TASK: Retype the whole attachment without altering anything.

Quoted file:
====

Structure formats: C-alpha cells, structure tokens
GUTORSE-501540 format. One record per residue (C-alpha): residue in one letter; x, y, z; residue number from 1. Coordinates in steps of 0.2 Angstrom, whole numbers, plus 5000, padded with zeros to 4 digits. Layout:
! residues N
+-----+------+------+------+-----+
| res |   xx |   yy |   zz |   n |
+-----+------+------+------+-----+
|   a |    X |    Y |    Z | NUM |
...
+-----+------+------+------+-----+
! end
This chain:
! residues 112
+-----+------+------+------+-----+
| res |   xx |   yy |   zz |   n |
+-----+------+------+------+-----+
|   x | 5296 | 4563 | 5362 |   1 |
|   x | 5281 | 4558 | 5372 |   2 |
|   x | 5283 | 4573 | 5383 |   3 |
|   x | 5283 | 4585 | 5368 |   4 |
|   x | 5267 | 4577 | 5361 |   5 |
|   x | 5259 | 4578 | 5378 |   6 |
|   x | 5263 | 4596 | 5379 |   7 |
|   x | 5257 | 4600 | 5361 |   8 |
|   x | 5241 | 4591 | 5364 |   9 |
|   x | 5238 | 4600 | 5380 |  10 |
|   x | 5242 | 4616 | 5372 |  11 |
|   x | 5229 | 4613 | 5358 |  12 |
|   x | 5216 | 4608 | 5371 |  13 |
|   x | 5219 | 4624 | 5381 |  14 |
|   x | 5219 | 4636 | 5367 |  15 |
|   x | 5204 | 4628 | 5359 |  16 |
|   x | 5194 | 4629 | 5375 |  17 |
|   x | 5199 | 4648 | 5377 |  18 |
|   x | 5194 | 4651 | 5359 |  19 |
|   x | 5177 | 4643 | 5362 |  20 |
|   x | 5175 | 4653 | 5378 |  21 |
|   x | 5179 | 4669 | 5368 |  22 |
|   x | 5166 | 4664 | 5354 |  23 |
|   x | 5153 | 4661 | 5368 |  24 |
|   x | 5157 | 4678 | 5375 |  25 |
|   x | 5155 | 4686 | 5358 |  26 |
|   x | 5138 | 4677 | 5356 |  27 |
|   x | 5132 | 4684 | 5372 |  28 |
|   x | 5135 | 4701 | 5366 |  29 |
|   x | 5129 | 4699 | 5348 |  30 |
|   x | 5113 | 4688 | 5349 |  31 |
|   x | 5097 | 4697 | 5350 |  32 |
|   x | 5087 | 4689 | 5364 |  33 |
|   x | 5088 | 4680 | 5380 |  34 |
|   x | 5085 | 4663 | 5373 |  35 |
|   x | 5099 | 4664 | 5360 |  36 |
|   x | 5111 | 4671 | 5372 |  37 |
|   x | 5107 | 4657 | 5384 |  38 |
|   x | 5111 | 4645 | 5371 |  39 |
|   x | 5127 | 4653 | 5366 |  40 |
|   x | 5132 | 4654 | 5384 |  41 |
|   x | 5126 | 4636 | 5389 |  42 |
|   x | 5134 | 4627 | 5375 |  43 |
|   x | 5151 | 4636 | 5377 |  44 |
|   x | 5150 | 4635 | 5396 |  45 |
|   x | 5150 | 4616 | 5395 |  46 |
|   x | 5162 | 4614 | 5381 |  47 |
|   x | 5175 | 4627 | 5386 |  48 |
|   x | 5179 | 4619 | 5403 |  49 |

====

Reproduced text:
Structure formats: C-alpha cells, structure tokens
GUTORSE-501540 format. One record per residue (C-alpha): residue in one letter; x, y, z; residue number from 1. Coordinates in steps of 0.2 Angstrom, whole numbers, plus 5000, padded with zeros to 4 digits. Layout:
! residues N
+-----+------+------+------+-----+
| res |   xx |   yy |   zz |   n |
+-----+------+------+------+-----+
|   a |    X |    Y |    Z | NUM |
...
+-----+------+------+------+-----+
! end
This chain:
! residues 112
+-----+------+------+------+-----+
| res |   xx |   yy |   zz |   n |
+-----+------+------+------+-----+
|   x | 5296 | 4563 | 5362 |   1 |
|   x | 5281 | 4558 | 5372 |   2 |
|   x | 5283 | 4573 | 5383 |   3 |
|   x | 5283 | 4585 | 5368 |   4 |
|   x | 5267 | 4577 | 5361 |   5 |
|   x | 5259 | 4578 | 5378 |   6 |
|   x | 5263 | 4596 | 5379 |   7 |
|   x | 5257 | 4600 | 5361 |   8 |
|   x | 5241 | 4591 | 5364 |   9 |
|   x | 5238 | 4600 | 5380 |  10 |
|   x | 5242 | 4616 | 5372 |  11 |
|   x | 5229 | 4613 | 5358 |  12 |
|   x | 5216 | 4608 | 5371 |  13 |
|   x | 5219 | 4624 | 5381 |  14 |
|   x | 5219 | 4636 | 5367 |  15 |
|   x | 5204 | 4628 | 5359 |  16 |
|   x | 5194 | 4629 | 5375 |  17 |
|   x | 5199 | 4648 | 5377 |  18 |
|   x | 5194 | 4651 | 5359 |  19 |
|   x | 5177 | 4643 | 5362 |  20 |
|   x | 5175 | 4653 | 5378 |  21 |
|   x | 5179 | 4669 | 5368 |  22 |
|   x | 5166 | 4664 | 5354 |  23 |
|   x | 5153 | 4661 | 5368 |  24 |
|   x | 5157 | 4678 | 5375 |  25 |
|   x | 5155 | 4686 | 5358 |  26 |
|   x | 5138 | 4677 | 5356 |  27 |
|   x | 5132 | 4684 | 5372 |  28 |
|   x | 5135 | 4701 | 5366 |  29 |
|   x | 5129 | 4699 | 5348 |  30 |
|   x | 5113 | 4688 | 5349 |  31 |
|   x | 5097 | 4697 | 5350 |  32 |
|   x | 5087 | 4689 | 5364 |  33 |
|   x | 5088 | 4680 | 5380 |  34 |
|   x | 5085 | 4663 | 5373 |  35 |
|   x | 5099 | 4664 | 5360 |  36 |
|   x | 5111 | 4671 | 5372 |  37 |
|   x | 5107 | 4657 | 5384 |  38 |
|   x | 5111 | 4645 | 5371 |  39 |
|   x | 5127 | 4653 | 5366 |  40 |
|   x | 5132 | 4654 | 5384 |  41 |
|   x | 5126 | 4636 | 5389 |  42 |
|   x | 5134 | 4627 | 5375 |  43 |
|   x | 5151 | 4636 | 5377 |  44 |
|   x | 5150 | 4635 | 5396 |  45 |
|   x | 5150 | 4616 | 5395 |  46 |
|   x | 5162 | 4614 | 5381 |  47 |
|   x | 5175 | 4627 | 5386 |  48 |
|   x | 5179 | 4619 | 5403 |  49 |